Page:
The Insurance Bureau of Canada says the hail, rain and wind that hit Calgary, Airdrie and Rocky View County on June 13 were part of the costliest hailstorm and the fourth most expensive insured natural disaster in Canadian history.

Hail as big as tennis balls shredded vinyl siding, pounded roofs, smashed windows and flattened crops.

Celyeste Power, a vice-president with the bureau, says insurers are still processing claims.

The bureau says damage caused by hail and wind is typically covered by home, commercial and comprehensive auto insurance policies.

It notes that the Alberta government is offering some support for people who experienced overland flooding in flood-prone areas.

“Albertans know too well the stress, turmoil and financial hardships that severe weather events can cause,” she said Wednesday in a release.

“Of the 10 most costly disasters in Canada, six of these have hit Alberta. Fortunately, Albertans are resilient and continue to come together in difficult times like these.”

The most expensive insured natural catastrophe on record is the 2016 Fort McMurray wildfire, which cost almost $4 billion.

The next highest loss was the 2013 flooding in southern Alberta at $3.5 billion.

This report by The Canadian Press was first published July 8, 2020

 

 

 

 

The Canadian Press

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Alberta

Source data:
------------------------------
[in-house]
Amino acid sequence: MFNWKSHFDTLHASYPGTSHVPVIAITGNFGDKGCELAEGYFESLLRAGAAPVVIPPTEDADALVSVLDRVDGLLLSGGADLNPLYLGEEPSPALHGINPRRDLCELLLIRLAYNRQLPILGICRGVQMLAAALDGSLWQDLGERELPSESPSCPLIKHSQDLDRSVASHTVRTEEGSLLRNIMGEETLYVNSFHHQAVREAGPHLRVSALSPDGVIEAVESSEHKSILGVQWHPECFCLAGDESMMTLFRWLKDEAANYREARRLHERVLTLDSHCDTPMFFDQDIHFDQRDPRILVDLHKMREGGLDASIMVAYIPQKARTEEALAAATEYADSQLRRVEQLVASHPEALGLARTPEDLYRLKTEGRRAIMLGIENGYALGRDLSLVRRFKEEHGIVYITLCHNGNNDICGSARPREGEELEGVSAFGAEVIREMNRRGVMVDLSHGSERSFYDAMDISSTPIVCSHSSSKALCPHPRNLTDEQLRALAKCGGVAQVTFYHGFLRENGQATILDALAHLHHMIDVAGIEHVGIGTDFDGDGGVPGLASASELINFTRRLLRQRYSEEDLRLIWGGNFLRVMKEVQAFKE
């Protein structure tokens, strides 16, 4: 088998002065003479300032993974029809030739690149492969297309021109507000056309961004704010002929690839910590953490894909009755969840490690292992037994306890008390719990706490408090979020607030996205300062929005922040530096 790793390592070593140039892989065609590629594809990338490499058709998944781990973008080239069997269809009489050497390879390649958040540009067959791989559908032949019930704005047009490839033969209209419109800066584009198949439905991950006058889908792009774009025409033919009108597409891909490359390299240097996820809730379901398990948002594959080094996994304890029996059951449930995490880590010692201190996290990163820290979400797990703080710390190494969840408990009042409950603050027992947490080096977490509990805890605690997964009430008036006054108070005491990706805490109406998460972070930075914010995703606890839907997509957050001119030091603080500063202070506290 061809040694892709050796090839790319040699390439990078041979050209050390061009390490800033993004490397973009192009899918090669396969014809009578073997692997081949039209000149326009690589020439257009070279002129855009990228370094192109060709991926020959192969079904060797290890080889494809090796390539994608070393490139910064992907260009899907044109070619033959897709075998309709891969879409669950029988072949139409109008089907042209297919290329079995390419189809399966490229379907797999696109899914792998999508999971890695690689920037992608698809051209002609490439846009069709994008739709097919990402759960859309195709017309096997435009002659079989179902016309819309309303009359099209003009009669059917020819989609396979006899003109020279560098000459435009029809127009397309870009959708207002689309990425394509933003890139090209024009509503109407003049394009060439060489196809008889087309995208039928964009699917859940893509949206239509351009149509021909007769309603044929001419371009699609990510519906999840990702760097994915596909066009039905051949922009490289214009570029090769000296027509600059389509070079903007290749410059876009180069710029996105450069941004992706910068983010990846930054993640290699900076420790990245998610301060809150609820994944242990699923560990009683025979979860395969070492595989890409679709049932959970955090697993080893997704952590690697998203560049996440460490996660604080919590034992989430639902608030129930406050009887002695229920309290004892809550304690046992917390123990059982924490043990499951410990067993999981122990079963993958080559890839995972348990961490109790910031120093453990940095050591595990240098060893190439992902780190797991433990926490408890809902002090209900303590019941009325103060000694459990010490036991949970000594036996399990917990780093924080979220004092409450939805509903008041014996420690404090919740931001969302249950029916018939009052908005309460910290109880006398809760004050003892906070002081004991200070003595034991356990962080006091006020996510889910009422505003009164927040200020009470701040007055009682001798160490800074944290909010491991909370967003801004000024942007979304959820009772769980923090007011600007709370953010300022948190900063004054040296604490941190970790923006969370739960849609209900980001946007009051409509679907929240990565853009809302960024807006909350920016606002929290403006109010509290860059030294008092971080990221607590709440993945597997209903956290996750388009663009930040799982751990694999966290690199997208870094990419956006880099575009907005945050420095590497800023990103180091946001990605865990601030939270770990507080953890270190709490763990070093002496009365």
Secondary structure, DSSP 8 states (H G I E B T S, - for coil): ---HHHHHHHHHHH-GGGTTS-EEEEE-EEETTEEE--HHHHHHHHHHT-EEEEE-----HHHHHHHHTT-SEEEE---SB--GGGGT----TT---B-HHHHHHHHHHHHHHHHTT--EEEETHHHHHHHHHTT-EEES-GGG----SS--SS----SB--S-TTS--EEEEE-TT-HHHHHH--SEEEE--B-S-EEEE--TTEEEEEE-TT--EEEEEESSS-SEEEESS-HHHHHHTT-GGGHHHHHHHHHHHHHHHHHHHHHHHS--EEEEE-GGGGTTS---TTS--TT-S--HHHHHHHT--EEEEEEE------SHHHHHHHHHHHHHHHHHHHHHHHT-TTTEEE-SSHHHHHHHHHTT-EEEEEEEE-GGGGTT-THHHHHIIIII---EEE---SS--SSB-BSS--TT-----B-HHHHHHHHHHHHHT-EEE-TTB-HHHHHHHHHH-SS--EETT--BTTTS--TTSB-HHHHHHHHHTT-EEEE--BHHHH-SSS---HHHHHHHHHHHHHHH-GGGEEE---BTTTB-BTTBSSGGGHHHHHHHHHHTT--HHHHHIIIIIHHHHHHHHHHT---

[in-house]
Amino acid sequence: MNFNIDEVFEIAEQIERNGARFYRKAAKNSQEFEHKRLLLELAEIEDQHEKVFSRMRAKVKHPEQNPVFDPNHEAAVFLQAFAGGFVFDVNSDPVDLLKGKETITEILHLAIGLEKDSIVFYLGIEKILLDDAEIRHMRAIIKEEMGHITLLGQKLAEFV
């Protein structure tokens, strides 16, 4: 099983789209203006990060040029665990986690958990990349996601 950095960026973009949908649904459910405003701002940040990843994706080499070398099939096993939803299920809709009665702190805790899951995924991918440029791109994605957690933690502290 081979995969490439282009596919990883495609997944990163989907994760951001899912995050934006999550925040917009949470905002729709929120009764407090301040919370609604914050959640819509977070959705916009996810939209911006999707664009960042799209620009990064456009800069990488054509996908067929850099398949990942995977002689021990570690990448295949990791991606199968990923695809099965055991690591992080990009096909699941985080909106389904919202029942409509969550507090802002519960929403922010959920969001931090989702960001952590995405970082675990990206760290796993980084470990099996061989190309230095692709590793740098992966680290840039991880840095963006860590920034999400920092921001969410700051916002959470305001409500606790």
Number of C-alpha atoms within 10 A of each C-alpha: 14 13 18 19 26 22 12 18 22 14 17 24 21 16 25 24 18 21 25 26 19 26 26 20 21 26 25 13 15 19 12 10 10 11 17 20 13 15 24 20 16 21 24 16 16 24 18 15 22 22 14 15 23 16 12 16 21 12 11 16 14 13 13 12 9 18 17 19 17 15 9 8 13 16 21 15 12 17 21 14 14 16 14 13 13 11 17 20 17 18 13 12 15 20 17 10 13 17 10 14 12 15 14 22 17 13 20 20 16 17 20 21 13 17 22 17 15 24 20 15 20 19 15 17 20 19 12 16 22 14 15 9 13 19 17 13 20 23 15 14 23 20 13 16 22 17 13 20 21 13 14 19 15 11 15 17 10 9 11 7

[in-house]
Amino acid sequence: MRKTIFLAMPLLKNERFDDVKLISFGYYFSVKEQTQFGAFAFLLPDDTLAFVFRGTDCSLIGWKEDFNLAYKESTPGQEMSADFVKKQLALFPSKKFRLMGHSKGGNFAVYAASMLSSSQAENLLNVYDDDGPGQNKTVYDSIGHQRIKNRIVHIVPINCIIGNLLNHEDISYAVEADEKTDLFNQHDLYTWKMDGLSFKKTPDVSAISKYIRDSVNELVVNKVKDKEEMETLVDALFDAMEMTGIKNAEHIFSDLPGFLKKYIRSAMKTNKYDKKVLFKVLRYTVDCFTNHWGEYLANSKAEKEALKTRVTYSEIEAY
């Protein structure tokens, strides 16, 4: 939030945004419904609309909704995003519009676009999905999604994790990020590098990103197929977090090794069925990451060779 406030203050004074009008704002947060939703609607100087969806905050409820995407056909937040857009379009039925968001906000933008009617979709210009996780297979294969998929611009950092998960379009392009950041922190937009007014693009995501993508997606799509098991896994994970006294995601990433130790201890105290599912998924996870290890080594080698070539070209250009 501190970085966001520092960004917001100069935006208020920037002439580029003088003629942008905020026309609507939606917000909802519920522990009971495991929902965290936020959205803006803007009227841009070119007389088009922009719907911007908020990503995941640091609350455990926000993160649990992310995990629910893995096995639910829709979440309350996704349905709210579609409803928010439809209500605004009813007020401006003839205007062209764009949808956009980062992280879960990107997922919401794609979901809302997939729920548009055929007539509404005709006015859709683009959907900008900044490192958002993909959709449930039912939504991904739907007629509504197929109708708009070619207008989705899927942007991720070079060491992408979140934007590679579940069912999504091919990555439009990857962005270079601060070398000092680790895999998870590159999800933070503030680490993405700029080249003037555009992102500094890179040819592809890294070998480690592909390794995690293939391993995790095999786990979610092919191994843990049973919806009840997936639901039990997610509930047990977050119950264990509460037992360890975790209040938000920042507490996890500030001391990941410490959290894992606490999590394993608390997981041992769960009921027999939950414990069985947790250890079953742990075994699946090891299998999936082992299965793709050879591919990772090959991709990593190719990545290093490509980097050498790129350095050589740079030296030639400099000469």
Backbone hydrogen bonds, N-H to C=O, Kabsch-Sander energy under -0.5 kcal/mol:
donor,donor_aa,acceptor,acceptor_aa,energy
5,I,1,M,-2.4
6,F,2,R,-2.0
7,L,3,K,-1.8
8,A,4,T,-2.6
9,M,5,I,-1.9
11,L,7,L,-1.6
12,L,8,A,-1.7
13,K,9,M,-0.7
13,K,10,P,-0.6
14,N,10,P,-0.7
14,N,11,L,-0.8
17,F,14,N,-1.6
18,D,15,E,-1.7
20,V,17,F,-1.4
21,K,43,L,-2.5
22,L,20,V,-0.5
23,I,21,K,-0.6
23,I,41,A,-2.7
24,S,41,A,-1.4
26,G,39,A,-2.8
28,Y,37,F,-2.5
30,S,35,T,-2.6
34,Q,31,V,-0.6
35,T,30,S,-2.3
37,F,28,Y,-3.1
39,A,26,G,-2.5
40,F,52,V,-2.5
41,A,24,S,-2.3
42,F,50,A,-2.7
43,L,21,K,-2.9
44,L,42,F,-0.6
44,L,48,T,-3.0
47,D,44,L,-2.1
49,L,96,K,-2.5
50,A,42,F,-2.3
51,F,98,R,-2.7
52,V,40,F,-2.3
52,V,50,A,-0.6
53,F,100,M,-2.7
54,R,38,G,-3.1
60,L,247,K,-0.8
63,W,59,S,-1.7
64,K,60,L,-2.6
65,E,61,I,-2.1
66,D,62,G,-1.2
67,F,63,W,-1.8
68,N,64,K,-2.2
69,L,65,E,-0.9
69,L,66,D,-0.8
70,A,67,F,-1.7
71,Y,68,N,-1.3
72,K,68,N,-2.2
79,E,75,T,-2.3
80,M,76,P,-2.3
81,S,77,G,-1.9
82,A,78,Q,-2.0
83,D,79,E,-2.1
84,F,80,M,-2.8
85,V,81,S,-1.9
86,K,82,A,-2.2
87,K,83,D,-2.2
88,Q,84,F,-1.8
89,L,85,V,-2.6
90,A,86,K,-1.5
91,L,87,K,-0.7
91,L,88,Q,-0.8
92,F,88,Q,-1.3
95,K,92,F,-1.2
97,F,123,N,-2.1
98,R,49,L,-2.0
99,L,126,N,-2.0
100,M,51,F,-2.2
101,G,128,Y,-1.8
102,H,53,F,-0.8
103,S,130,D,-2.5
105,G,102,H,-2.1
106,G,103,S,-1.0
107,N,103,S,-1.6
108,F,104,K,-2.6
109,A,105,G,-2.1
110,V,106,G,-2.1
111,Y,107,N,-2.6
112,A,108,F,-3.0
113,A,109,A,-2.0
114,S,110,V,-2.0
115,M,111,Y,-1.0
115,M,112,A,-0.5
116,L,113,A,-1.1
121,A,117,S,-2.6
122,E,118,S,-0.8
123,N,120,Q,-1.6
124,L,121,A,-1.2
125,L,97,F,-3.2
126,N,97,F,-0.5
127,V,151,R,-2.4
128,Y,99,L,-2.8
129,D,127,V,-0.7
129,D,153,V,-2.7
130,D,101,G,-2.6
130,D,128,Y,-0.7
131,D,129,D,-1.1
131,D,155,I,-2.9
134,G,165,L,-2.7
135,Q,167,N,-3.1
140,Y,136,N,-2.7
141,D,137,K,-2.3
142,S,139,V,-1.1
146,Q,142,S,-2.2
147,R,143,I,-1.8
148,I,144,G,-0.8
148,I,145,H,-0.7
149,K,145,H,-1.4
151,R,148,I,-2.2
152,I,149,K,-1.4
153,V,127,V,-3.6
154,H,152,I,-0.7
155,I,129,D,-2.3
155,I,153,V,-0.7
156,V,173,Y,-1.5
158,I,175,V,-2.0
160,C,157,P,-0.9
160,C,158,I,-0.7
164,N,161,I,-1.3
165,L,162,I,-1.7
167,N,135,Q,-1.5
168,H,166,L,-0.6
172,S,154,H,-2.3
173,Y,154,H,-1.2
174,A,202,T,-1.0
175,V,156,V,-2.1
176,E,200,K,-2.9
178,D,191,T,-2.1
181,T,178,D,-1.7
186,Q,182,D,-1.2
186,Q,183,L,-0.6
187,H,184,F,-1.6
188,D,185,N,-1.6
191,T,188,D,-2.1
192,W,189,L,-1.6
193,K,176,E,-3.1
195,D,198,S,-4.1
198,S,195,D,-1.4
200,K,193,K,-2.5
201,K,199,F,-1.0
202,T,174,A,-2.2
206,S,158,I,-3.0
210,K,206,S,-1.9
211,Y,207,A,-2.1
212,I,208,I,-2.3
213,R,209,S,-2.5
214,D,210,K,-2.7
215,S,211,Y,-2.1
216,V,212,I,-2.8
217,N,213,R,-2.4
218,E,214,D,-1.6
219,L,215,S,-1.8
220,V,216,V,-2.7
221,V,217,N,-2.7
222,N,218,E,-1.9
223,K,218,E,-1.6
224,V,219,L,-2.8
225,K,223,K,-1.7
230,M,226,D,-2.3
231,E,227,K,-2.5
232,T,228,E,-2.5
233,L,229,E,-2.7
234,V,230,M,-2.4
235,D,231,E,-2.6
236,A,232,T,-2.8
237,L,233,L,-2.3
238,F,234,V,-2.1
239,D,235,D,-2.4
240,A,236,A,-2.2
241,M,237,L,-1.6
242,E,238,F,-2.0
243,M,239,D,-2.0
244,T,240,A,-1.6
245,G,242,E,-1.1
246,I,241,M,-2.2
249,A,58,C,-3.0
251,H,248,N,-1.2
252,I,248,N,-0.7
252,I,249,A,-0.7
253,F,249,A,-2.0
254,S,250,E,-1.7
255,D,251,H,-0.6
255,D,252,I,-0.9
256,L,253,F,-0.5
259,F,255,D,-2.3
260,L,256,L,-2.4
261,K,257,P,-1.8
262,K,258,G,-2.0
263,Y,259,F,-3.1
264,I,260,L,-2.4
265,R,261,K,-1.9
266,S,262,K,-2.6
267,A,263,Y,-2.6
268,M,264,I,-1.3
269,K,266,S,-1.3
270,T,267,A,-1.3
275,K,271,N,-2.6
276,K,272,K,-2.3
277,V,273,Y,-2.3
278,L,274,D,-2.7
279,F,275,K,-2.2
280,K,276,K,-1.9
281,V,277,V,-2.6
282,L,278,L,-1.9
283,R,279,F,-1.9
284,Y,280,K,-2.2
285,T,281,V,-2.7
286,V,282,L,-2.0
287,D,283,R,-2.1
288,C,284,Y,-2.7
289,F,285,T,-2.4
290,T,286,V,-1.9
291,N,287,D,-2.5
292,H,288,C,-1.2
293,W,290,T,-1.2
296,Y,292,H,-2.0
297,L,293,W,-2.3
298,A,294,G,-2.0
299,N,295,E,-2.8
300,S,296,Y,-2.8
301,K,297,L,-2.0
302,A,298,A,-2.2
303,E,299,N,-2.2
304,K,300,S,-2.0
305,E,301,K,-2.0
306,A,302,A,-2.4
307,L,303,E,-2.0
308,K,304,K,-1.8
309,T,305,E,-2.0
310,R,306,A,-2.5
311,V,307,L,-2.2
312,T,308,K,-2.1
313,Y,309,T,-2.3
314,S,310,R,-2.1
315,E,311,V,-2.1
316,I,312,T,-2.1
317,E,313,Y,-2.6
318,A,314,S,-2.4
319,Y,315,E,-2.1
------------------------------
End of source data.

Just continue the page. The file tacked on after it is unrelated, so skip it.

Alberta RCMP Officer attacked with own baton

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From Cold Lake RCMP

Cold Lake RCMP officer recovering after aggravated assault

A 44-year-old male is in custody in Cold Lake following yesterday’s violent attack on the RCMP officer trying to effect his arrest.

At 5:30 p.m., Cold Lake RCMP located a stolen vehicle in the Walmart parking lot and the responding officer made an effort to deal with the vehicle and arrest the male who was believed to be responsible.  The male allegedly assaulted the RCMP member by punching the member in the head.  The RCMP member’s baton was taken by the male and the member was struck in the head numerous times with the baton.

The male fled on foot with the RCMP baton. The male smashed the window of a different, occupied vehicle in an unsuccessful attempt to steal it.  He then threatened another driver with a knife and the baton and fled southbound on Highway 28 in the newly stolen Trailblazer.

Cold Lake RCMP initiated a pursuit and managed to cause the stolen Trailblazer to become disabled.  The male was arrested on scene without further incident.  The RCMP baton was recovered in the vehicle.

The RCMP member has been treated at the hospital for non life-threatening, but serious injuries and is recovering at home.

The male remains in police custody and will be facing charges as this investigation continues. An update will be provided when available.

“I want to thank the community members who came forward to assist our RCMP member and to provide valuable witness evidence in relation to this terrible incident” says Sergeant Ryan Howrish of the Cold Lake RCMP.  “An incident like this highlights the unpredictable and dangerous situations we face on a daily basis.”

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july, 2020